Yinka Shonibare’s installation ‘Scramble for Africa’ (Berlin, Germany, 2010)

If Ethiopian filmmaker Haile Gerima’s award winning film Teza (2009) is anything to go by, Germany’s relationship to art coming from African producers can be a helpful model. After fifteen years of trying to complete his film, he was finally able to release it worldwide with some help from German backers. Gerima rewrote parts of the script to take place in Germany, and independently casted and edited the film, keeping its integrity intact. Just a year earlier, a German university funded its first professorship in African Art. But what to make of Germany’s newest arts funding program for the African continent?

The German Federal Cultural Foundation (a government program) hopes to reinvigorate its relationship to the African continent through TURN, a 2 million euro art and culture initiative that will last through 2015. Wanting to build off the desire to have storehouses in Africa for pieces of cultural memory produced and preserved by Africans themselves, they created a new international program. Their goal, they say in a press release (pdf),

is to allow cultural institutions in Germany to gain knowledge about the art scenes in African countries, and by means of cooperative ventures between African and German artists and institutions, spark new impulses in the German cultural and artistic sector.

TURN in fact encourages German institutions to stage events involved in the program not only in Germany, but in Africa as well. Much like the American Fulbright scholarship, applicants must apply in conjunction with a German institution. However, unlike the Fulbright, the German institution assumes responsibility for ensuring that all funds are spent as contractually agreed upon. On the other hand, German institutions can also apply to do research projects in Africa, they need not jointly apply with local centers. Nor will the funds be distributed by said centers. This is in line with the initiative’s stated goal, though its fairness is questionable.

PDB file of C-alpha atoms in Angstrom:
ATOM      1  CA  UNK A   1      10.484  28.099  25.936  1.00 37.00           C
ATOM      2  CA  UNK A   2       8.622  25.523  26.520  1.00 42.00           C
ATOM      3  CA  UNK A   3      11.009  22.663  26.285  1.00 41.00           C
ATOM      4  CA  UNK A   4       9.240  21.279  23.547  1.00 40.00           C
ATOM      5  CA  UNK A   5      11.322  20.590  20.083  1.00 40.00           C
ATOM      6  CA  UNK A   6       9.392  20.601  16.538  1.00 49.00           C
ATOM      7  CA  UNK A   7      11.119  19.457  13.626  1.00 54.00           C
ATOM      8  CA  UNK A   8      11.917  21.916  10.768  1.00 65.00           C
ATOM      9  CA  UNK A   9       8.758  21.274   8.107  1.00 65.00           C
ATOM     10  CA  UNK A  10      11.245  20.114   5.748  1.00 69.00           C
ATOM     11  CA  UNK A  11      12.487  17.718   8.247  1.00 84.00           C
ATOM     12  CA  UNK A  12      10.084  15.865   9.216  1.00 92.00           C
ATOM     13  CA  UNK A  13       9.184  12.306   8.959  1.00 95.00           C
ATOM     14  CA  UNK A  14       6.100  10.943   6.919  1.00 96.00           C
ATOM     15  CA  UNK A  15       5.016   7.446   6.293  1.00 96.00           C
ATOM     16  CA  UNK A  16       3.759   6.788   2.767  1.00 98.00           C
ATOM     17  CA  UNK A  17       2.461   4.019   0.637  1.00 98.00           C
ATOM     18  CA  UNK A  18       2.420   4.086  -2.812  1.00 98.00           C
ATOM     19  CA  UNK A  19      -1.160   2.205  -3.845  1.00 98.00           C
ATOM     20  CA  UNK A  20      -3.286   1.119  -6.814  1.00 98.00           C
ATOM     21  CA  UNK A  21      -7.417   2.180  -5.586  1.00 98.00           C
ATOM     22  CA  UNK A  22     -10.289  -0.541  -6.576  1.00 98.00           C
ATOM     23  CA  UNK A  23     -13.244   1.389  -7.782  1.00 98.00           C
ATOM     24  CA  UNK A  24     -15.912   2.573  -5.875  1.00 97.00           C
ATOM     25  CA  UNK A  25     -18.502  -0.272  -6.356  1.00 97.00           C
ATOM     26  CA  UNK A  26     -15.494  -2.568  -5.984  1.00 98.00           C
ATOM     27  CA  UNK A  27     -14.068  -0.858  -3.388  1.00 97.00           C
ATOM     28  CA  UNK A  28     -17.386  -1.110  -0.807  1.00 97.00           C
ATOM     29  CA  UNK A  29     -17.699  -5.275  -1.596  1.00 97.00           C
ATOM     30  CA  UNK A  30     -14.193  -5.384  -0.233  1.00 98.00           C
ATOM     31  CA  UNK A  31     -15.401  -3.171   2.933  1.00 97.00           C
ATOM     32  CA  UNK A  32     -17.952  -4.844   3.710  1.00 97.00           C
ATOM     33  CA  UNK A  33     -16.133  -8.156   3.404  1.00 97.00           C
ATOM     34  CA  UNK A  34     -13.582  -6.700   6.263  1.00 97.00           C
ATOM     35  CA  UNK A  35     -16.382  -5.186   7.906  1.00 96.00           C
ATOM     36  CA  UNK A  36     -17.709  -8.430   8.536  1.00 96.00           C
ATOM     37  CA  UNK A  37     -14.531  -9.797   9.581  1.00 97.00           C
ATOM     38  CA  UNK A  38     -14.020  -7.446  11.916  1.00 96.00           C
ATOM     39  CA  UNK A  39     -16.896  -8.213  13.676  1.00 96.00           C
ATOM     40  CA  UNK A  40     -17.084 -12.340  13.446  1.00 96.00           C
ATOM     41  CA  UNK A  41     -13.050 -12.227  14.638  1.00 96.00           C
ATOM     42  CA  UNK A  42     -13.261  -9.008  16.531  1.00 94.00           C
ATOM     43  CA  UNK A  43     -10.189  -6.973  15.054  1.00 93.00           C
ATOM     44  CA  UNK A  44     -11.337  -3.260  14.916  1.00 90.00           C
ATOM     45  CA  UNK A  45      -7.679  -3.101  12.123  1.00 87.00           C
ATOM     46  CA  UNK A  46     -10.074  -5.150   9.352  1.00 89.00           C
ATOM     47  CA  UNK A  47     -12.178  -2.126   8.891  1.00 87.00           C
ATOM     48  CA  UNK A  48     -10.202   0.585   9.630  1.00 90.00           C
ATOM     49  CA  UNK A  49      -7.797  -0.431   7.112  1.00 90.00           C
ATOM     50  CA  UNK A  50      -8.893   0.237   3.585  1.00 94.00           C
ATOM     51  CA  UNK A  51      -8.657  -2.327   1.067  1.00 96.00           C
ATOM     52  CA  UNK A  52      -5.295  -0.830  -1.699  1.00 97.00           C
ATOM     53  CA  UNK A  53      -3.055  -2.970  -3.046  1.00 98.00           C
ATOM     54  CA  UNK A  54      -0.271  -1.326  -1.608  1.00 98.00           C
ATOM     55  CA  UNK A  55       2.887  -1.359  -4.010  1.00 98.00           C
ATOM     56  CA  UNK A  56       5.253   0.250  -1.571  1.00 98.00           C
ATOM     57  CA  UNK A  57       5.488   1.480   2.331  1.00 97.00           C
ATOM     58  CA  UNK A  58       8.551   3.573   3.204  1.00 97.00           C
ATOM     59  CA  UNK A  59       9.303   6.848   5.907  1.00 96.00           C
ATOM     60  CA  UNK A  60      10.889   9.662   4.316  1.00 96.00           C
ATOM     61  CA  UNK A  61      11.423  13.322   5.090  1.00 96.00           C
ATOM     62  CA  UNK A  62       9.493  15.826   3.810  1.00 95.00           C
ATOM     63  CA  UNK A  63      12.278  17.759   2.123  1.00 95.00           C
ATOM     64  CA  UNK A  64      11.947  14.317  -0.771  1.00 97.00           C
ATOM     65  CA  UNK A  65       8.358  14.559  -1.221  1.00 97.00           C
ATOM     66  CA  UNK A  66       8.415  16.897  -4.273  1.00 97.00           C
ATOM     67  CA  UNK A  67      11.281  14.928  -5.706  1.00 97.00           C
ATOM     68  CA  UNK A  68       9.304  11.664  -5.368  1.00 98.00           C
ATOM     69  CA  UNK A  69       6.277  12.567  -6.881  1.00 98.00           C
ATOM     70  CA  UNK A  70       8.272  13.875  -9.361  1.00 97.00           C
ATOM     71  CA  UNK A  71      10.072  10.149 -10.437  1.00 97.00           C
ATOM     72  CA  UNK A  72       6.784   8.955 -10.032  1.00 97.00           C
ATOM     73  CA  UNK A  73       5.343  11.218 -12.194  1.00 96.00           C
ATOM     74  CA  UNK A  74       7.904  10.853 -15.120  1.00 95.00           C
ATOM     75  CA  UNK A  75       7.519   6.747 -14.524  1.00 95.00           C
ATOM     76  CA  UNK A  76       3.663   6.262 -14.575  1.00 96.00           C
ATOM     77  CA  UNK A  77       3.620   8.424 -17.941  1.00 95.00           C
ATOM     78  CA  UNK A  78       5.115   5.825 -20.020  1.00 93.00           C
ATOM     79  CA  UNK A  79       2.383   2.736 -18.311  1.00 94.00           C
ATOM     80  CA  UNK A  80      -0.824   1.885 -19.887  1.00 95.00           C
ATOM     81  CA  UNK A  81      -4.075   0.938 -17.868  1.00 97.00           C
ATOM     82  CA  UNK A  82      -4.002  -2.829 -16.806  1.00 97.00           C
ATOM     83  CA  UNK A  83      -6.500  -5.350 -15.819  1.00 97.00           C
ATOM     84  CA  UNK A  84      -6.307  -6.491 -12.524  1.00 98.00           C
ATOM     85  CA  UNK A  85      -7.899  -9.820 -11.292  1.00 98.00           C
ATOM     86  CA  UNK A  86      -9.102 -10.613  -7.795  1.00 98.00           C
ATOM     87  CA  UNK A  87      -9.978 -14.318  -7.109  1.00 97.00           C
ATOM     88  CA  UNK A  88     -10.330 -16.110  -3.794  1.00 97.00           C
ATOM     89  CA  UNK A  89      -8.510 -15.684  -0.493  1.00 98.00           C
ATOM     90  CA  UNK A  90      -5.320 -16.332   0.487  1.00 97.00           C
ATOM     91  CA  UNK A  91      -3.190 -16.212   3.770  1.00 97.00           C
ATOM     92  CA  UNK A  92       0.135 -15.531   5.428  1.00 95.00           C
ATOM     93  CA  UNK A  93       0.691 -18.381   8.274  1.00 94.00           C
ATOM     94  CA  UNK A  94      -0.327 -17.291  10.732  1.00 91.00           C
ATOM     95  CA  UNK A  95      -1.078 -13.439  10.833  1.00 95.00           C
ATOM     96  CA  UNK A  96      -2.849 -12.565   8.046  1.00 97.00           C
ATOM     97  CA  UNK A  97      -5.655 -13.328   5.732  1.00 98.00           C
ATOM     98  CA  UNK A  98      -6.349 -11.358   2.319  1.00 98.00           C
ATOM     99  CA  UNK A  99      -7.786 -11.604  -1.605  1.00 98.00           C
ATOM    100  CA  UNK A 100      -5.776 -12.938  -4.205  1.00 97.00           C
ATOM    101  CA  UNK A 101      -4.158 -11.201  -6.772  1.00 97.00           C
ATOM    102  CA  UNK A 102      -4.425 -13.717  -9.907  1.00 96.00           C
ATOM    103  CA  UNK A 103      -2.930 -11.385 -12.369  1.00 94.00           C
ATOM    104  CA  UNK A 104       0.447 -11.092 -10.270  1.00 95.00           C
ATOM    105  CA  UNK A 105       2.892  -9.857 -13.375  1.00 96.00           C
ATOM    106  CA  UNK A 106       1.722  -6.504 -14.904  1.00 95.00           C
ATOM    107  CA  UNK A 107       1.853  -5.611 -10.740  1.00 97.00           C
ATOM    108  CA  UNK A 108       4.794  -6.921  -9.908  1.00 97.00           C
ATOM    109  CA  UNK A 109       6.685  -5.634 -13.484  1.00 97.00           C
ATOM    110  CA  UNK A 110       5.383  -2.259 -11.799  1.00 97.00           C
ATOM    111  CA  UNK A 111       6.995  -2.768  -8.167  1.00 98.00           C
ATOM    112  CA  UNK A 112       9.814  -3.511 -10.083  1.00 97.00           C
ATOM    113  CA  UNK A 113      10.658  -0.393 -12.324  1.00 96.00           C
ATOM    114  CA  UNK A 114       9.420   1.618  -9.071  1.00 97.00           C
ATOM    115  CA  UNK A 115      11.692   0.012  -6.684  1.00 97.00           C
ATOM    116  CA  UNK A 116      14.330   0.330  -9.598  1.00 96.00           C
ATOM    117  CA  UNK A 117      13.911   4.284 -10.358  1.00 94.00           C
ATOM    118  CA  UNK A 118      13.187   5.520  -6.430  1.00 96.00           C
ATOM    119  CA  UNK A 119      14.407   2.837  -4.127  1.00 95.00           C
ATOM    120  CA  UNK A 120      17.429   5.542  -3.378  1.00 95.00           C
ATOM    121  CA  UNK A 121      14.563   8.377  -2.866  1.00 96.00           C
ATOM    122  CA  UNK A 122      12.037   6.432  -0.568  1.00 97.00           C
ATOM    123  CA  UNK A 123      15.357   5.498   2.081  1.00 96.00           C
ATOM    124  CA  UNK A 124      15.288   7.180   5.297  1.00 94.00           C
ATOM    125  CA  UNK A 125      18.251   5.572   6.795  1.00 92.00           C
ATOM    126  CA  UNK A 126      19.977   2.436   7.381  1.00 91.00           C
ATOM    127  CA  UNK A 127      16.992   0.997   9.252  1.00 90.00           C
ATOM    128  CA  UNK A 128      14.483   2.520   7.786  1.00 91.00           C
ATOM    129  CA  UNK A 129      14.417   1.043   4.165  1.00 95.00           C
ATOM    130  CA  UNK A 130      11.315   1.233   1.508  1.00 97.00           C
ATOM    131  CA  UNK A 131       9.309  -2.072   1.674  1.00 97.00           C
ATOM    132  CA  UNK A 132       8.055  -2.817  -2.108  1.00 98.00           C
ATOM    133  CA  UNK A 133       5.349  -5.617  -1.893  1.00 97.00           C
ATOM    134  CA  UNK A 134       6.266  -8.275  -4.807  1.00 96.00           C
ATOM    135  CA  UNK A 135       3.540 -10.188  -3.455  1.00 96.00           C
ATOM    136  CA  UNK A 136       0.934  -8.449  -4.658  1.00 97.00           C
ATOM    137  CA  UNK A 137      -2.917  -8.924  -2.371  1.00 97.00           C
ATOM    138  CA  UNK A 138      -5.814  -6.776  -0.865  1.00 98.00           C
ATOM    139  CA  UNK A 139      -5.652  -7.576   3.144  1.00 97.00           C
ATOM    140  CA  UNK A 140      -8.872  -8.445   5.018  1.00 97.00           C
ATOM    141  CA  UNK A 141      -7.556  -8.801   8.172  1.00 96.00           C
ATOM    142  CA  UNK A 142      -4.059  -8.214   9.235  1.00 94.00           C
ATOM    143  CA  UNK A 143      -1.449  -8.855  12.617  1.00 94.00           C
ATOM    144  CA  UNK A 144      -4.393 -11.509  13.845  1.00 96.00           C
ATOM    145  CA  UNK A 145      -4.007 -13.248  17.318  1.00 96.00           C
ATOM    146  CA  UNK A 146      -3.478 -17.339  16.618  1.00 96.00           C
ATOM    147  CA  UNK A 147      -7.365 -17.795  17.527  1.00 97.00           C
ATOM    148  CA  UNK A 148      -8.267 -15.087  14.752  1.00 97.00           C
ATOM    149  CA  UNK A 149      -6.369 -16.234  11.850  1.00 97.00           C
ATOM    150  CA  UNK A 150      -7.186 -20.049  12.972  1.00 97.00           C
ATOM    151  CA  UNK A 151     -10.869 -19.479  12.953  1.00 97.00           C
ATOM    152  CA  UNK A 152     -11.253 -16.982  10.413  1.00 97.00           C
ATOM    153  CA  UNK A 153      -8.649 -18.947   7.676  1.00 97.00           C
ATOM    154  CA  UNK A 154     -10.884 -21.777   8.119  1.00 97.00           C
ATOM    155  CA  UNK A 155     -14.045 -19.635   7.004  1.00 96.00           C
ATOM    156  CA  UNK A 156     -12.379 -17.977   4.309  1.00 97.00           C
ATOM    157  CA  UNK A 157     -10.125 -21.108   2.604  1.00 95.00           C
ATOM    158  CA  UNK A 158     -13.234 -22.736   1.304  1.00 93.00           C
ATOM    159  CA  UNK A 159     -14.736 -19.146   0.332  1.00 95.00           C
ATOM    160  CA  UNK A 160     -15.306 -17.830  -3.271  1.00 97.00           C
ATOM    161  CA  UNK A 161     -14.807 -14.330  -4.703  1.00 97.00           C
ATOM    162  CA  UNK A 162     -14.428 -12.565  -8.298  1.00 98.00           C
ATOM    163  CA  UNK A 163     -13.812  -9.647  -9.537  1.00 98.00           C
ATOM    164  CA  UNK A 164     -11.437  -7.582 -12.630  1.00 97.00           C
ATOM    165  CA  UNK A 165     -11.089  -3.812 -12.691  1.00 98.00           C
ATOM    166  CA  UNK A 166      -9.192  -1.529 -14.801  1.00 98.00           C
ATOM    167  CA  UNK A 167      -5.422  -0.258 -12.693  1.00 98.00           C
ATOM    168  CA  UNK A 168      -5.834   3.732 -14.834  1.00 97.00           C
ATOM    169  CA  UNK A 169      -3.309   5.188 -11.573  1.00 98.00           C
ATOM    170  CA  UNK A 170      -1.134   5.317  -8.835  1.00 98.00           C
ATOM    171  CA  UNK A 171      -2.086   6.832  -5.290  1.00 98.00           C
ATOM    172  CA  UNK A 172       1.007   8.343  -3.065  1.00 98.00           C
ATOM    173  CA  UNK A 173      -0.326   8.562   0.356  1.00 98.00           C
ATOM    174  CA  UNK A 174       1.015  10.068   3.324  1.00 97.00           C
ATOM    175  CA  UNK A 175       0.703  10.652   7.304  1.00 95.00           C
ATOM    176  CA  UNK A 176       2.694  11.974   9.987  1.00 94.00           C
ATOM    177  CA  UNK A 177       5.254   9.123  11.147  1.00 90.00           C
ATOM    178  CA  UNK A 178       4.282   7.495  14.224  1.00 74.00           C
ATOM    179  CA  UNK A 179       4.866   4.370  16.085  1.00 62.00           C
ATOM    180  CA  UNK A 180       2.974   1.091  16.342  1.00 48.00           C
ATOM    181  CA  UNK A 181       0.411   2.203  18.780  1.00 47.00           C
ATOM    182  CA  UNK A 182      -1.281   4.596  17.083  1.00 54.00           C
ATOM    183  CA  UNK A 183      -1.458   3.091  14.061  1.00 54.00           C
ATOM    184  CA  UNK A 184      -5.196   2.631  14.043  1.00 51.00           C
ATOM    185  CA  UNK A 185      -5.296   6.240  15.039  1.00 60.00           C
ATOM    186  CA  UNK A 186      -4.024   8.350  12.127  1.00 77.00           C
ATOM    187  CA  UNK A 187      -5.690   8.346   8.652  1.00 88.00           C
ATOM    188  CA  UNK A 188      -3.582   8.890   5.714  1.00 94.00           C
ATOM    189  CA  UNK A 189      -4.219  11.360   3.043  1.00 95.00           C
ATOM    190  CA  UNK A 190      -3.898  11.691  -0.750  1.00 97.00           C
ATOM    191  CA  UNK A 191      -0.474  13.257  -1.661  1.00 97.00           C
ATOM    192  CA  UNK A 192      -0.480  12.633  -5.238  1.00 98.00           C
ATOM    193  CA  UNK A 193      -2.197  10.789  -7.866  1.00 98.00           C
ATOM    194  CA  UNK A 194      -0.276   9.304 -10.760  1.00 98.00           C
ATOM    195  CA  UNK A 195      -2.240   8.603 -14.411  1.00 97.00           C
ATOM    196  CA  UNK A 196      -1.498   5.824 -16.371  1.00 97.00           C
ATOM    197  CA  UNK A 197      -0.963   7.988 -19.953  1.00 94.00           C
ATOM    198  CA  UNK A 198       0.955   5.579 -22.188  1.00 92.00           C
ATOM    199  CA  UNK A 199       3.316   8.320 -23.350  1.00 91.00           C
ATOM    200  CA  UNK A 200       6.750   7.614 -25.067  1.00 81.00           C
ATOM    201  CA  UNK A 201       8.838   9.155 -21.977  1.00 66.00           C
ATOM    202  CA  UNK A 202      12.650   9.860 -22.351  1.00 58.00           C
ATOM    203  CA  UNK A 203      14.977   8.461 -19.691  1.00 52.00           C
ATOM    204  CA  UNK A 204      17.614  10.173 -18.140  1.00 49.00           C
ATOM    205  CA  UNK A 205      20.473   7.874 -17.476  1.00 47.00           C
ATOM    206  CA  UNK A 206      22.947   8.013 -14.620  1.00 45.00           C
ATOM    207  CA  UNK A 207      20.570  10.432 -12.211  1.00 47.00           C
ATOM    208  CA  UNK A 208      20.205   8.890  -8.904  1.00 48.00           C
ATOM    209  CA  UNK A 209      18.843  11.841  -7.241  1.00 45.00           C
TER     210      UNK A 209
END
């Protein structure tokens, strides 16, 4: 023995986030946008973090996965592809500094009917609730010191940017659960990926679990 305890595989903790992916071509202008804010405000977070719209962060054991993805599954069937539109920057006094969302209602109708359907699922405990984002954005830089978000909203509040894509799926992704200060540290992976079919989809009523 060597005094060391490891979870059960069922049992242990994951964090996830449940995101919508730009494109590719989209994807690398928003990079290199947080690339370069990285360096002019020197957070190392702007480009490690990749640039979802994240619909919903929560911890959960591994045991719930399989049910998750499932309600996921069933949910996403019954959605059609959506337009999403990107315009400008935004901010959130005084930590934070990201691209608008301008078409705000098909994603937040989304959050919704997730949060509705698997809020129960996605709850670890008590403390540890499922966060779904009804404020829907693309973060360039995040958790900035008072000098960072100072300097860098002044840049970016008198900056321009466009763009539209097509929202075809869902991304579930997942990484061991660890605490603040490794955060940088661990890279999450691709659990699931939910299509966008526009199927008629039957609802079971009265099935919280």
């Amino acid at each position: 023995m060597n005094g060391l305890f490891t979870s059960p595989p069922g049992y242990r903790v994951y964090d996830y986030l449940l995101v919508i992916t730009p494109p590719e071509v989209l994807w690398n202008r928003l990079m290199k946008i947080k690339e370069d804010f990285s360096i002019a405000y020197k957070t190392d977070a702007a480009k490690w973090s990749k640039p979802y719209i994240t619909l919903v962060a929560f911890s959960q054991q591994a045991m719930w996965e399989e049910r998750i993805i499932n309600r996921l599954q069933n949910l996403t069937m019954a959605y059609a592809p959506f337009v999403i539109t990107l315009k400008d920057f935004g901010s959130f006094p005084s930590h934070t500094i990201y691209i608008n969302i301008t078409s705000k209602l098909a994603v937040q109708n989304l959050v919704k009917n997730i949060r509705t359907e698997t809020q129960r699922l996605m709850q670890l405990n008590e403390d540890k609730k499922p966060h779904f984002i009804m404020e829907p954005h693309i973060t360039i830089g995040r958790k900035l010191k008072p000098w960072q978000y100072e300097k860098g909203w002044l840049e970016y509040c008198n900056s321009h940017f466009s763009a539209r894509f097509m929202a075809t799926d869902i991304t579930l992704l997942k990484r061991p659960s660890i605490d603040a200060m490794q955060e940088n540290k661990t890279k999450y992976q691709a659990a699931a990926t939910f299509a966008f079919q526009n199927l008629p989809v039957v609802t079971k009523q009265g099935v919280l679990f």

And who will determine the allocation of funds?

The three-person-jury is comprised of Sandro Lunin, a Swiss theater artistic director who has previously worked in Bamako and elsewhere, Nana Oforiatta Ayim, an art writer and the only jury member of African descent, and Jay Rutledge, a popular DJ and music journalist who has closely followed popular music in sub-Saharan Africa.

TURN’s biggest critic so far is Safia Dickersbach, the PR director of Artfacts.Net, an online art database located in Berlin. Dickersbach writes on her blog:

Does “TURN” really “revolutionize” the hegemonial treatment of the value and quality of African traditions and idiosyncrasies by the European art establishment which we have observed for too long? Will the time come when numerous diverse art scenes, creative communities and cultural circles on the African continent finally be taken seriously and treated as an equal, a partner that has an opinion – a voice that must be heard?

It’s great when funds can be made available to institutions and artists to progress their work, and the exposure it receives. Hopefully the integrity of the African artists and institutions involved can be maintained through what may be an unbalanced initiative.